On Tuesday afternoon at the ‘Palais Grand Large’ (or, as my long-unrehearsed school-level French childishly insists on translating it, the ‘Big Fat Palace’), Weijia Wang presented ‘Evaluation and Improvement of Generic-Emulating DPA Attacks’. This paper (joint work with Yu Yu, Junrong Liu, Zheng Guo, François-Xavier Standaert, Dawu Gu, Sen Xu and Rong Fu) is of particular interest to me as it builds on work done in part at Bristol and presented at CT-RSA 2014 ([WOS2014]; ePrint).
‘Generic DPA’ attacks -- methods which succeed against an arbitrary physical implementation without the need to meaningfully characterise the power model -- have been hotly pursued in the side-channel literature. However, it has been shown ([WOS2014]) that all such proposals rely on noninjectivity of the target function (among other properties) to succeed. Attacks against injective targets necessarily fail unless provided with some compressing mapping corresponding meaningfully to something about the true leakage of the specific device.
We introduced the notion of ‘generic-emulating DPA’ to enable key recovery attacks against injective functions such as the AES S-Box requiring only some minimal intuition about the form of the leakage. The instantiation we presented used stepwise linear regression to find the key hypothesis producing the most ‘simply explained’ model for the measured leakages (see [WOS2014] for details).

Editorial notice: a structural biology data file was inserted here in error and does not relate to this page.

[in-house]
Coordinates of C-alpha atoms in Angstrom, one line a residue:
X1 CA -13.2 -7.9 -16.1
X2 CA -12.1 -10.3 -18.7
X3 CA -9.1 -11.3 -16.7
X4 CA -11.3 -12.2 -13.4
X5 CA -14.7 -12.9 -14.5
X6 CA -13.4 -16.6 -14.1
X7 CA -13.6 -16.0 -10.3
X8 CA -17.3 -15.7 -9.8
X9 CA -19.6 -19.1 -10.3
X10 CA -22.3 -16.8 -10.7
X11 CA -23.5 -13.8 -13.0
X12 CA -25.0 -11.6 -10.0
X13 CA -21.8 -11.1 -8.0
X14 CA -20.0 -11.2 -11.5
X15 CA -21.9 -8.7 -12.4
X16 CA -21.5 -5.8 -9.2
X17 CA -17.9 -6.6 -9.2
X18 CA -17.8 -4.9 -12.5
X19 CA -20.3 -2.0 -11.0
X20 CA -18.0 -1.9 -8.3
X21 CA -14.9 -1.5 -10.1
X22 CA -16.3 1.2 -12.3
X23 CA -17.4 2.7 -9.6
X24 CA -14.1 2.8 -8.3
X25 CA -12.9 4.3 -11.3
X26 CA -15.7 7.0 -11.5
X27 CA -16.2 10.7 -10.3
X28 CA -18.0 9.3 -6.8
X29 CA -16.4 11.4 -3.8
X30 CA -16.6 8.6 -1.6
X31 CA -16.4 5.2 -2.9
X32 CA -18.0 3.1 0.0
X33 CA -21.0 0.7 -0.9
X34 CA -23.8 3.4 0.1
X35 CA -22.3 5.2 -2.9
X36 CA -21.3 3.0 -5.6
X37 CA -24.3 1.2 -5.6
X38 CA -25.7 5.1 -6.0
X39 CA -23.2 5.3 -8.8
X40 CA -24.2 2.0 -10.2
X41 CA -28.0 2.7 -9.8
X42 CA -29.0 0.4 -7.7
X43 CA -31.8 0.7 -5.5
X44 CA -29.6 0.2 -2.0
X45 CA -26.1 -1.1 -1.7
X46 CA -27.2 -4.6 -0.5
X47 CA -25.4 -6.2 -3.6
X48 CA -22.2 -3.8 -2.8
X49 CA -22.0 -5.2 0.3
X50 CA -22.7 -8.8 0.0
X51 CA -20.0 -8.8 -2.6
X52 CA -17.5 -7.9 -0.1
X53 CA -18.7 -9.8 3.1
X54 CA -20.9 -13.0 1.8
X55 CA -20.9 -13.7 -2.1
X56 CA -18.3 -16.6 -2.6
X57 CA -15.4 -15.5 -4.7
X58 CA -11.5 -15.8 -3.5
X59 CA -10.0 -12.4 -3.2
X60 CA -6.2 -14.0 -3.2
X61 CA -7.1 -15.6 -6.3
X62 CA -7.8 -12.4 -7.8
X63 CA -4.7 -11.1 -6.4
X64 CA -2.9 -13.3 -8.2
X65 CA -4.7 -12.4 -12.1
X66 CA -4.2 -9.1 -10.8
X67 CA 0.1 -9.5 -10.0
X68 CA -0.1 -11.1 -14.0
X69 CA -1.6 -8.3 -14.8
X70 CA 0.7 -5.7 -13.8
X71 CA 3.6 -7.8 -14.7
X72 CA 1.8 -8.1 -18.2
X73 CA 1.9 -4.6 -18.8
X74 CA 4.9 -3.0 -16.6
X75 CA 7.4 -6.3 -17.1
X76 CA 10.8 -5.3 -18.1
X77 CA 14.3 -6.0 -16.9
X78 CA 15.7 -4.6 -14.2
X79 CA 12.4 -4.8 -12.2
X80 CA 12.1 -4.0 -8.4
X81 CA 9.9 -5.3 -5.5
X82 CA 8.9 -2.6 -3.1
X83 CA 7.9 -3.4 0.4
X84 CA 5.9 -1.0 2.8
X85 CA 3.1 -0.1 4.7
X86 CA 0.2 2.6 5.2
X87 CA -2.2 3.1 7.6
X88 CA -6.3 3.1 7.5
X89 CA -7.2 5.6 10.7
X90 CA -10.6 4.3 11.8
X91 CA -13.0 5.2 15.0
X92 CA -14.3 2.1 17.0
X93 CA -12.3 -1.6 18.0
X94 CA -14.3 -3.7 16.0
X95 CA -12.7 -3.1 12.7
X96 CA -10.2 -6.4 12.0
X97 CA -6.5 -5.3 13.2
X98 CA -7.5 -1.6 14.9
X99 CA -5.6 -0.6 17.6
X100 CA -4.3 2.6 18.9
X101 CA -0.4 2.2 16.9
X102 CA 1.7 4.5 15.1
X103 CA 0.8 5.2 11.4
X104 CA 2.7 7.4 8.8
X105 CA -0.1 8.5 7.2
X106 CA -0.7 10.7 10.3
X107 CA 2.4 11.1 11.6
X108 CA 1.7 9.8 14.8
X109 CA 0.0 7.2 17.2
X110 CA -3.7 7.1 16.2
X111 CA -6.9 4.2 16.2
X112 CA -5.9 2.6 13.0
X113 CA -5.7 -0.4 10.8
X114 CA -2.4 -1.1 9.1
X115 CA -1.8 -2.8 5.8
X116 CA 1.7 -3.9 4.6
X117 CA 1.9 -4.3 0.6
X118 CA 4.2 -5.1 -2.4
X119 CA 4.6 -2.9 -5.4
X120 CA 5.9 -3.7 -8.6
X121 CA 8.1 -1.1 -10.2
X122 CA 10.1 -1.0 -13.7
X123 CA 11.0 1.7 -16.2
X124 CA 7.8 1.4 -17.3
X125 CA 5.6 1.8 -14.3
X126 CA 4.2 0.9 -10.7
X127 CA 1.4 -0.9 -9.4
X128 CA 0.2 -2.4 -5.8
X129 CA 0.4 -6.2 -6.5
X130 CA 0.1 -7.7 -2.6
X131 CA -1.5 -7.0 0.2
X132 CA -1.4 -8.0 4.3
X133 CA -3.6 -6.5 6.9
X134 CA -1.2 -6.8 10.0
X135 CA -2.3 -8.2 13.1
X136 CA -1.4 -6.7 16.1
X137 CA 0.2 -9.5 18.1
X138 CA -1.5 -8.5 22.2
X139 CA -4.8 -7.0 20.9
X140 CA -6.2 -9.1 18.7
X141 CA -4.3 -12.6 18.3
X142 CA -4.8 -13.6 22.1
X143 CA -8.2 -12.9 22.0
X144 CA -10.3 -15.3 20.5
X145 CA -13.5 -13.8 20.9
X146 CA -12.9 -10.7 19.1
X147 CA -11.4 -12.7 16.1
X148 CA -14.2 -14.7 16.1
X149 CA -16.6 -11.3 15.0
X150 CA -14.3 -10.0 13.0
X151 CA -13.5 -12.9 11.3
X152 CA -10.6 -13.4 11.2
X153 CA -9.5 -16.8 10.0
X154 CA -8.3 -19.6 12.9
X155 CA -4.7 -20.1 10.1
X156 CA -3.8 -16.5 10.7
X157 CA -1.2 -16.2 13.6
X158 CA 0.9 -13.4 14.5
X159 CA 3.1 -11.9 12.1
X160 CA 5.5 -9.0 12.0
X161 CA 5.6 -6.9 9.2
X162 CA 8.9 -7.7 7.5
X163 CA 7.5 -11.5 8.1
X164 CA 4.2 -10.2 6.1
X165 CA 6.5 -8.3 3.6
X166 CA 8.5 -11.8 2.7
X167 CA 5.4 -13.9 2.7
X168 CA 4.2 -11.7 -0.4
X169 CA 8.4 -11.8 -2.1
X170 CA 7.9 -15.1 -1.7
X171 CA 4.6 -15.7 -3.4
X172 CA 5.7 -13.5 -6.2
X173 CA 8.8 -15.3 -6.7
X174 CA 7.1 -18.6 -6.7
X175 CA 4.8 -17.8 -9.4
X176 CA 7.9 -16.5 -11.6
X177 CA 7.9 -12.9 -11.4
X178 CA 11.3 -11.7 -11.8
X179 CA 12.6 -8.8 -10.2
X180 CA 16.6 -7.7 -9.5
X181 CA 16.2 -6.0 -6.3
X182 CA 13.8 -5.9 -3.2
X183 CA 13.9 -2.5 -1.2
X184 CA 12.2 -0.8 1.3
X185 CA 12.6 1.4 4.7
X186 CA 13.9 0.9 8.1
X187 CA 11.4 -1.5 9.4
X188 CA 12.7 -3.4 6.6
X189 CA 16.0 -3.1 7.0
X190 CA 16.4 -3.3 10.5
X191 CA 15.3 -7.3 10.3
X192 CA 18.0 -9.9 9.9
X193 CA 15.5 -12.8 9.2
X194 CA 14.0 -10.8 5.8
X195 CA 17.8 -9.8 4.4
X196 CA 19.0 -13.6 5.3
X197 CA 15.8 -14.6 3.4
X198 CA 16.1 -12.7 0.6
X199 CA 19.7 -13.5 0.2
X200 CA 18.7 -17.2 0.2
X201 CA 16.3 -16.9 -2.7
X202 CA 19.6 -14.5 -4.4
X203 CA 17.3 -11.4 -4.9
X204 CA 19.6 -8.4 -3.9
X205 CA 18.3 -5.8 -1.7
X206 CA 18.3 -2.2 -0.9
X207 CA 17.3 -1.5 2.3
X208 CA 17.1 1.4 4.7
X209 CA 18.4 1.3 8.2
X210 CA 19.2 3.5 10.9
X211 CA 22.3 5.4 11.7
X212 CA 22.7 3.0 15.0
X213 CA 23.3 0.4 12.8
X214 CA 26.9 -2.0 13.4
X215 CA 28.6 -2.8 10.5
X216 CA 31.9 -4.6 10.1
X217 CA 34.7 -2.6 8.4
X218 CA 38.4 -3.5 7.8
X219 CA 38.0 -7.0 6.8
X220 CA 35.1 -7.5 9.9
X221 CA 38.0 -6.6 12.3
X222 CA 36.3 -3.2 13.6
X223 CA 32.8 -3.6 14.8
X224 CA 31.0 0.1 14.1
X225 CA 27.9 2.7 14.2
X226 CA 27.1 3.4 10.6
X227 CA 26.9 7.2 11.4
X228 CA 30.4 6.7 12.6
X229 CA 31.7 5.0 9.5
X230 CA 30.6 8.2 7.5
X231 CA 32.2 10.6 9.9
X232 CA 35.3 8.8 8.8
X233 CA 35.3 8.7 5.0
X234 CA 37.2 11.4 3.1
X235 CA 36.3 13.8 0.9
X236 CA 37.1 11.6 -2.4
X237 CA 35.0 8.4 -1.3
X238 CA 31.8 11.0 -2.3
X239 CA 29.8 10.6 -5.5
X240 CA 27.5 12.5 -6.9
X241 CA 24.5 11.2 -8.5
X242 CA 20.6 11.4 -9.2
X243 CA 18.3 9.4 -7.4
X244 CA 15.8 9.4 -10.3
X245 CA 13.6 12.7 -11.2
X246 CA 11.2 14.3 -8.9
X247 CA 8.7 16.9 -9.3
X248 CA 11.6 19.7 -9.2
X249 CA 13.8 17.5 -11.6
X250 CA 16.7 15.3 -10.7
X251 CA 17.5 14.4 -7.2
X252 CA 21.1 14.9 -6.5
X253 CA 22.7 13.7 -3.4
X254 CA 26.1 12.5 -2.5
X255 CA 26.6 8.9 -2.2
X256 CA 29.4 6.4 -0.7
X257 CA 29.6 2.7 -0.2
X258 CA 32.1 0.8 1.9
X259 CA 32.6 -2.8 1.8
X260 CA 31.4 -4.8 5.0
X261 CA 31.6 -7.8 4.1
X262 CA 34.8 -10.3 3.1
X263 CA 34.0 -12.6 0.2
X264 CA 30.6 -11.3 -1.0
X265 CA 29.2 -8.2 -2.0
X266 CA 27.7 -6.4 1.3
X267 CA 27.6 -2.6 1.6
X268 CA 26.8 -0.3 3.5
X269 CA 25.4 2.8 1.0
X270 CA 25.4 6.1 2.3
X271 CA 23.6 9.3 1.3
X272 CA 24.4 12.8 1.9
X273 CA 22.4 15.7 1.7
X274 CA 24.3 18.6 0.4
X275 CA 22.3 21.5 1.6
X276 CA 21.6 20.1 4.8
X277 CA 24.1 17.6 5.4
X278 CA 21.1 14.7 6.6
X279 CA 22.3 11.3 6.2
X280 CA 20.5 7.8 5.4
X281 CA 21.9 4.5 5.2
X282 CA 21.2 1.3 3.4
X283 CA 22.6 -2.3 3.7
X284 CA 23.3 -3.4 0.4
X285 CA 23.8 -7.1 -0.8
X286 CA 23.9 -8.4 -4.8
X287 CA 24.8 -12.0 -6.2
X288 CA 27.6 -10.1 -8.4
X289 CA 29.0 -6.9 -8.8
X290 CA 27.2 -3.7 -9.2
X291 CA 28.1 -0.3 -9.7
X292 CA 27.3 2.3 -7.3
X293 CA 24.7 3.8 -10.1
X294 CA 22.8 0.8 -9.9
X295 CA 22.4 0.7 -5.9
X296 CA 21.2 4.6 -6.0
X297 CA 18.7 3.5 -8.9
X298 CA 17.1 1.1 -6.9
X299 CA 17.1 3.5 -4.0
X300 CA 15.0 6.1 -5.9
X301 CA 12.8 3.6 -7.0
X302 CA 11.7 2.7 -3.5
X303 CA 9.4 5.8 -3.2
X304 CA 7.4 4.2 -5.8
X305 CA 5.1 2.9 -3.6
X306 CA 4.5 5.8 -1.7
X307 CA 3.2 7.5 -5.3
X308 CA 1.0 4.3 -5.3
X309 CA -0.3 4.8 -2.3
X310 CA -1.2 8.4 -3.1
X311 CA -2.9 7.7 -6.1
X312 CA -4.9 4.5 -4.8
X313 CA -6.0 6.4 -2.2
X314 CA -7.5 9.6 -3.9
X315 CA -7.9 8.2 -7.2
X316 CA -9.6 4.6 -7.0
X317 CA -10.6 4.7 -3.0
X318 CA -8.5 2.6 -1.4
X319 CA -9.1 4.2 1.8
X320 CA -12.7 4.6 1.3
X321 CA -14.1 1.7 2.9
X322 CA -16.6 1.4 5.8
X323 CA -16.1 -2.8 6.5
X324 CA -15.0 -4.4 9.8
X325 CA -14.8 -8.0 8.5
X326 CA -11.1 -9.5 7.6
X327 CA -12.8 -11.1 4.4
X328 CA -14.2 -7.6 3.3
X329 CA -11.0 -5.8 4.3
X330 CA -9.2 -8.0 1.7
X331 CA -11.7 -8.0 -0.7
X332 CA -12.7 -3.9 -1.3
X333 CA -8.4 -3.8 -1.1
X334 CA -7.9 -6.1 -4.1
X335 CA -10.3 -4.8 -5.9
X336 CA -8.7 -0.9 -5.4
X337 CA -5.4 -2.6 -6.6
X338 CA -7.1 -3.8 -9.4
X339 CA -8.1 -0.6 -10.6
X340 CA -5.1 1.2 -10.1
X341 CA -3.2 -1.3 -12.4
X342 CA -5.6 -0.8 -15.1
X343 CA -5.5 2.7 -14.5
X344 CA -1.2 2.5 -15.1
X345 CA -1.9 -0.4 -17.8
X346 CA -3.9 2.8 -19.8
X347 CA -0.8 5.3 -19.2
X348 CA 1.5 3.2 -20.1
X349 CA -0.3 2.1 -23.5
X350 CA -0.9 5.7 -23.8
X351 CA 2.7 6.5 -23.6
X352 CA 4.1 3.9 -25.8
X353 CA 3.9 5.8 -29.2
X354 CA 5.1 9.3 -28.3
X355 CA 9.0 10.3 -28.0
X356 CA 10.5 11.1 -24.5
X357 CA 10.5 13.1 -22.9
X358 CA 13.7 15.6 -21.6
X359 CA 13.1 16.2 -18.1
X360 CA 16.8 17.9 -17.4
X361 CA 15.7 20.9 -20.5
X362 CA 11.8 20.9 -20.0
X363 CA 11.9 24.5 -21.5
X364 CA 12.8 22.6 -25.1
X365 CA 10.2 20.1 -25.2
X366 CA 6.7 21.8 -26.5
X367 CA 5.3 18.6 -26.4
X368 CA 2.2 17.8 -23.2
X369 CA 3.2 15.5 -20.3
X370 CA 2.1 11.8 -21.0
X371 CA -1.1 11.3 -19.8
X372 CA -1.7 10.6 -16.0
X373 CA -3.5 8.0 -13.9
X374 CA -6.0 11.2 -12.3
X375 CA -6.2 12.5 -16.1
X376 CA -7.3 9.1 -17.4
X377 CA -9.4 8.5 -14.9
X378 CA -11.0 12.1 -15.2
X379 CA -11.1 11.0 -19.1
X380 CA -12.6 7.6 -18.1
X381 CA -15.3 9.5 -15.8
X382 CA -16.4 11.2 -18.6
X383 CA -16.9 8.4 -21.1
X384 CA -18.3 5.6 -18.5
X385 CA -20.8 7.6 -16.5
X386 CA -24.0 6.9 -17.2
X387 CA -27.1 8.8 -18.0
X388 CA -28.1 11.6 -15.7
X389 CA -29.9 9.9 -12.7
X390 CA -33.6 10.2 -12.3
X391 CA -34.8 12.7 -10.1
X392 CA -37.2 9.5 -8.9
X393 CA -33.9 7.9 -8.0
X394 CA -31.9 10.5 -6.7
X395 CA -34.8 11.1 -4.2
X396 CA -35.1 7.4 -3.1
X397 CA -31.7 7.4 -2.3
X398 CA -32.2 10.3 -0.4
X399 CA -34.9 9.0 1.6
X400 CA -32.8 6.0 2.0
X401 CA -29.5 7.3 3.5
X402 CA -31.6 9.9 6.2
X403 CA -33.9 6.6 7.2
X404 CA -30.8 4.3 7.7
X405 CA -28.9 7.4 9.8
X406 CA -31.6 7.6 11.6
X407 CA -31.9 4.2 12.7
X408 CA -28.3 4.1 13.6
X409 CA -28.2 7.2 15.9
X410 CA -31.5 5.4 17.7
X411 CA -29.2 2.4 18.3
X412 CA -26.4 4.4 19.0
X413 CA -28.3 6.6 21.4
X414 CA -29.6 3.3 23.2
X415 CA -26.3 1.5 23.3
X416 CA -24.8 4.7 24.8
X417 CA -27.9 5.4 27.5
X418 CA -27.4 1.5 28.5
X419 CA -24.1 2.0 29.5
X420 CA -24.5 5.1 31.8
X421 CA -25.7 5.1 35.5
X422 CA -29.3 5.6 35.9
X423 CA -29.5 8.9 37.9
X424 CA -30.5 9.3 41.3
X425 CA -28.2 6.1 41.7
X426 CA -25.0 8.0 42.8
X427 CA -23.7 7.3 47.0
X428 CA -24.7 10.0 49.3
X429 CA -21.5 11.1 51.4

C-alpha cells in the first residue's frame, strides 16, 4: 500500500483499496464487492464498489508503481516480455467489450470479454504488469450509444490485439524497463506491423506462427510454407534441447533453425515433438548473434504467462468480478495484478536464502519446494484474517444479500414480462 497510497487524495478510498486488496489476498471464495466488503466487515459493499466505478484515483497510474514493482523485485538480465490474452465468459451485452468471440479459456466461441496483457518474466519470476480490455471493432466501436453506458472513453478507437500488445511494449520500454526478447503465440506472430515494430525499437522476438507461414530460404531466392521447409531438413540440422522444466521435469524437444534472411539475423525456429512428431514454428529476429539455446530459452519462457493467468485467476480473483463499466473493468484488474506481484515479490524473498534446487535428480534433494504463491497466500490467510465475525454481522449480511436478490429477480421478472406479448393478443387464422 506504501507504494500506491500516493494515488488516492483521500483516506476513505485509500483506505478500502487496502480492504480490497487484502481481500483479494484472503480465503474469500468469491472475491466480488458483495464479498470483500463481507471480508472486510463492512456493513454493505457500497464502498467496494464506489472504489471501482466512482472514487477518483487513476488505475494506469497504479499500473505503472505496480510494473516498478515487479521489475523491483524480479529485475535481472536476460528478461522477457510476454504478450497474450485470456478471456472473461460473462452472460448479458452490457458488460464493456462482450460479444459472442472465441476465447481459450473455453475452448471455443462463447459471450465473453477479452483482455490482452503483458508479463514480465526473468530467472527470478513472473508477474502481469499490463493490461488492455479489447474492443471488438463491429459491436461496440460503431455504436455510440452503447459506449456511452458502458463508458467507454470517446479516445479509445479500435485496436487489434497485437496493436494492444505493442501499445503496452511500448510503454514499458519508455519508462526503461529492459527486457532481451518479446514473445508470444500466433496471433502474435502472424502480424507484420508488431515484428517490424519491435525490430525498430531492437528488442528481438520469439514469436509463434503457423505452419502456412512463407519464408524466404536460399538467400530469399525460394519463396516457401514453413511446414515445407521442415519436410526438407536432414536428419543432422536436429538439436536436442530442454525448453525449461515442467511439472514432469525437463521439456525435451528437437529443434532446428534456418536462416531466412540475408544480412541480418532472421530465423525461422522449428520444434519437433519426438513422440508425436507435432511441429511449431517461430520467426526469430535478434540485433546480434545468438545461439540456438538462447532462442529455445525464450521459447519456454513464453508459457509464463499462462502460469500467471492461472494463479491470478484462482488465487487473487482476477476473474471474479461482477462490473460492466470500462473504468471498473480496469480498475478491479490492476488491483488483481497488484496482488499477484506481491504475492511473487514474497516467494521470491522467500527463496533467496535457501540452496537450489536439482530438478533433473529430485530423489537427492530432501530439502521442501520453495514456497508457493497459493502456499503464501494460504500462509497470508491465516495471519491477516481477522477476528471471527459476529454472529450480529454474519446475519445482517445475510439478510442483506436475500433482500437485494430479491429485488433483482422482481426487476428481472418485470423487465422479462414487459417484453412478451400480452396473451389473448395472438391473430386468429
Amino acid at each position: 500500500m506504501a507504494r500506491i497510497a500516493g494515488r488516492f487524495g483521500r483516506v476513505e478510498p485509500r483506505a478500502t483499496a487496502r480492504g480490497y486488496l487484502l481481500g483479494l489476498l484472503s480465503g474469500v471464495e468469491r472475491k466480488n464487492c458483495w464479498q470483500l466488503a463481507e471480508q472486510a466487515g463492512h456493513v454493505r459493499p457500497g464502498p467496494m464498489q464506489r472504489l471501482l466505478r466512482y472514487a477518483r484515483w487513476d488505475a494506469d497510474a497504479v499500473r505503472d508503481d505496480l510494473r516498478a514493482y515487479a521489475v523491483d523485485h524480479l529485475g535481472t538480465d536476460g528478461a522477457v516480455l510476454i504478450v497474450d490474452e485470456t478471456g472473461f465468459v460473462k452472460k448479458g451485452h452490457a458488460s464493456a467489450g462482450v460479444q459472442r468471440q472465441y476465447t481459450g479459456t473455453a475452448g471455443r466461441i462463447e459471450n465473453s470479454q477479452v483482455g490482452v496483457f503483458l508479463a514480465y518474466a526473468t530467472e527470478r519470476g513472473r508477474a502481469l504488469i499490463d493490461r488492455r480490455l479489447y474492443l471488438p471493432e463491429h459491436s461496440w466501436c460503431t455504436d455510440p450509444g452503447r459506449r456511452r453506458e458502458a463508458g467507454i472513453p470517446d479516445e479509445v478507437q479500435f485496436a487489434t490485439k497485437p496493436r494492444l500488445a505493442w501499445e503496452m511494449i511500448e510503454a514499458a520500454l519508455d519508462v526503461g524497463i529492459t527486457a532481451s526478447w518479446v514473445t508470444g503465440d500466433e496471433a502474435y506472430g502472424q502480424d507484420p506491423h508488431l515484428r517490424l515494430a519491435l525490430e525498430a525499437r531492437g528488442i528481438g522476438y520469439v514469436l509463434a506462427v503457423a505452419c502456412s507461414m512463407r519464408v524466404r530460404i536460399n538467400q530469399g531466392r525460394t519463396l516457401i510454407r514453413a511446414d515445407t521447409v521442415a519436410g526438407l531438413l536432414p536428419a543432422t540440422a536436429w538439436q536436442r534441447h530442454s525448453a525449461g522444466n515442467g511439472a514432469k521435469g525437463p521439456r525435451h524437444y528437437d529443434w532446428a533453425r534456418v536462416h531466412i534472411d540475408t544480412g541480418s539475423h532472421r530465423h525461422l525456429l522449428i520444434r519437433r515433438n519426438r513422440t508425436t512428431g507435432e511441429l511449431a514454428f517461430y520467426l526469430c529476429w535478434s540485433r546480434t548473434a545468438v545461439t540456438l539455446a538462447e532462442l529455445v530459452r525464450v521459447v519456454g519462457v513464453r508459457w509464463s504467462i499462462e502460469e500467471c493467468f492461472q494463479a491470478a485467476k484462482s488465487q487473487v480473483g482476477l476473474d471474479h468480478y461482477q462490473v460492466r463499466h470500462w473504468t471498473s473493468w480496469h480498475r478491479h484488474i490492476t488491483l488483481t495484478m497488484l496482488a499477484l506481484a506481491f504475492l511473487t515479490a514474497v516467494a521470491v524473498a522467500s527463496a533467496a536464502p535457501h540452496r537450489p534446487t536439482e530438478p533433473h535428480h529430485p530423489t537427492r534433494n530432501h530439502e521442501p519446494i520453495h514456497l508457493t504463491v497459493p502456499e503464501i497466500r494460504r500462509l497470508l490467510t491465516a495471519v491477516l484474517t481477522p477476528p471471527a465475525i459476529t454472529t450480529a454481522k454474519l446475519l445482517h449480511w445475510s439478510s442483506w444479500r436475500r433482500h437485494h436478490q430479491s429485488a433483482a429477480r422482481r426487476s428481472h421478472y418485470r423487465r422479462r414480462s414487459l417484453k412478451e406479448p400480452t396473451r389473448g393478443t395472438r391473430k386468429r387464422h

Wang et al. experiment further with our proof-of-concept example and show that the stepwise approach is unstable in small samples. They suggest two alternatives -- ridge-based and lasso-based regression -- which perform better in practice. Against low degree leakage functions, the best difference-of-means (DoM) attacks outperform all three tested generic-emulating methods. However, against complex leakages (for example, a polynomial in eight target bits comprised only of terms of degree 5 and above) their proposals demonstrate an advantage.
They also incorporate cross-validation into their strategies, which is shown to further improve outcomes so that even against typical smartcard leakages the ridge-based and lasso-based approaches begin to rival the best DoM attacks. The question and answer session drew attention to the computational cost of such methods relative to (cheap) DoM, but the authors were keen to stress that this was not prohibitive. Whilst no thoroughly convincing application scenario has yet been discovered for generic-emulating DPA, it is interesting to see further progress from our basic suggestion into more practical territory.
[WOS2014]: The Myth of Generic DPA … and the Magic of Learning, Carolyn Whitnall, Elisabeth Oswald, François-Xavier Standaert, CT-RSA 2014, vol 8366 LNCS pp 183-205.